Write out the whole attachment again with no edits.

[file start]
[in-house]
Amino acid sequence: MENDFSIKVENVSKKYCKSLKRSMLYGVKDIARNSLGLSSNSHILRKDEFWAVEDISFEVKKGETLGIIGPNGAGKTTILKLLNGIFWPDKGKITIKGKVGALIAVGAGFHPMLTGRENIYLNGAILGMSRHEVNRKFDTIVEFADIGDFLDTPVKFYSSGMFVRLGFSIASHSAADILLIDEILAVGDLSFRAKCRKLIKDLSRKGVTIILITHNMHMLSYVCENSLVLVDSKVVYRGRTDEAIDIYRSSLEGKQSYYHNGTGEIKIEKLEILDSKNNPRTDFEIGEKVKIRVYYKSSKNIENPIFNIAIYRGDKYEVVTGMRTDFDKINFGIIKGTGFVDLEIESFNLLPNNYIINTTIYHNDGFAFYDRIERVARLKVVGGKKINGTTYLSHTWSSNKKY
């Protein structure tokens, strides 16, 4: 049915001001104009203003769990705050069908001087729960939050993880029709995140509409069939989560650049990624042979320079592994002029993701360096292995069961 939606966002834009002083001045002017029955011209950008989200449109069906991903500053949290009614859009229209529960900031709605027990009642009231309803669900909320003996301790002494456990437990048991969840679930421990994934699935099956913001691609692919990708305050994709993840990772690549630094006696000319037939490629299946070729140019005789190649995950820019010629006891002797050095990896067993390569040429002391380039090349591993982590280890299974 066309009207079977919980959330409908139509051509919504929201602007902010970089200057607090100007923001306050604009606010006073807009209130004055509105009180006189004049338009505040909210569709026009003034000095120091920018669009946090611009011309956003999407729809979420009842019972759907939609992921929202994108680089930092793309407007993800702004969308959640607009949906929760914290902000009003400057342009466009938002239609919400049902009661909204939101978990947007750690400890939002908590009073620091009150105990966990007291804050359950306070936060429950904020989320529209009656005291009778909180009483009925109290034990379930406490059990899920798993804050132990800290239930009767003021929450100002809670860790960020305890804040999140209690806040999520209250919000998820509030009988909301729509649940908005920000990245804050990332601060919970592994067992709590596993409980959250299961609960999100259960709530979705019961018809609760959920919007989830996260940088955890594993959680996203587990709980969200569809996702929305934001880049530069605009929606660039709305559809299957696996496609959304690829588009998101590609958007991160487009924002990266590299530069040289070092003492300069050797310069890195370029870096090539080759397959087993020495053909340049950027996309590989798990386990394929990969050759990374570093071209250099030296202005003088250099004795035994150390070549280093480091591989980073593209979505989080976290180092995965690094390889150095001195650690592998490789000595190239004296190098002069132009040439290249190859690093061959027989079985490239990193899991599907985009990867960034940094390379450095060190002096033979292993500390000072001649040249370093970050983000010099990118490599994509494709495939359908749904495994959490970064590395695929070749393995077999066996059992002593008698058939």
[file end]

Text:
[in-house]
Amino acid sequence: MENDFSIKVENVSKKYCKSLKRSMLYGVKDIARNSLGLSSNSHILRKDEFWAVEDISFEVKKGETLGIIGPNGAGKTTILKLLNGIFWPDKGKITIKGKVGALIAVGAGFHPMLTGRENIYLNGAILGMSRHEVNRKFDTIVEFADIGDFLDTPVKFYSSGMFVRLGFSIASHSAADILLIDEILAVGDLSFRAKCRKLIKDLSRKGVTIILITHNMHMLSYVCENSLVLVDSKVVYRGRTDEAIDIYRSSLEGKQSYYHNGTGEIKIEKLEILDSKNNPRTDFEIGEKVKIRVYYKSSKNIENPIFNIAIYRGDKYEVVTGMRTDFDKINFGIIKGTGFVDLEIESFNLLPNNYIINTTIYHNDGFAFYDRIERVARLKVVGGKKINGTTYLSHTWSSNKKY
């Protein structure tokens, strides 16, 4: 049915001001104009203003769990705050069908001087729960939050993880029709995140509409069939989560650049990624042979320079592994002029993701360096292995069961 939606966002834009002083001045002017029955011209950008989200449109069906991903500053949290009614859009229209529960900031709605027990009642009231309803669900909320003996301790002494456990437990048991969840679930421990994934699935099956913001691609692919990708305050994709993840990772690549630094006696000319037939490629299946070729140019005789190649995950820019010629006891002797050095990896067993390569040429002391380039090349591993982590280890299974 066309009207079977919980959330409908139509051509919504929201602007902010970089200057607090100007923001306050604009606010006073807009209130004055509105009180006189004049338009505040909210569709026009003034000095120091920018669009946090611009011309956003999407729809979420009842019972759907939609992921929202994108680089930092793309407007993800702004969308959640607009949906929760914290902000009003400057342009466009938002239609919400049902009661909204939101978990947007750690400890939002908590009073620091009150105990966990007291804050359950306070936060429950904020989320529209009656005291009778909180009483009925109290034990379930406490059990899920798993804050132990800290239930009767003021929450100002809670860790960020305890804040999140209690806040999520209250919000998820509030009988909301729509649940908005920000990245804050990332601060919970592994067992709590596993409980959250299961609960999100259960709530979705019961018809609760959920919007989830996260940088955890594993959680996203587990709980969200569809996702929305934001880049530069605009929606660039709305559809299957696996496609959304690829588009998101590609958007991160487009924002990266590299530069040289070092003492300069050797310069890195370029870096090539080759397959087993020495053909340049950027996309590989798990386990394929990969050759990374570093071209250099030296202005003088250099004795035994150390070549280093480091591989980073593209979505989080976290180092995965690094390889150095001195650690592998490789000595190239004296190098002069132009040439290249190859690093061959027989079985490239990193899991599907985009990867960034940094390379450095060190002096033979292993500390000072001649040249370093970050983000010099990118490599994509494709495939359908749904495994959490970064590395695929070749393995077999066996059992002593008698058939």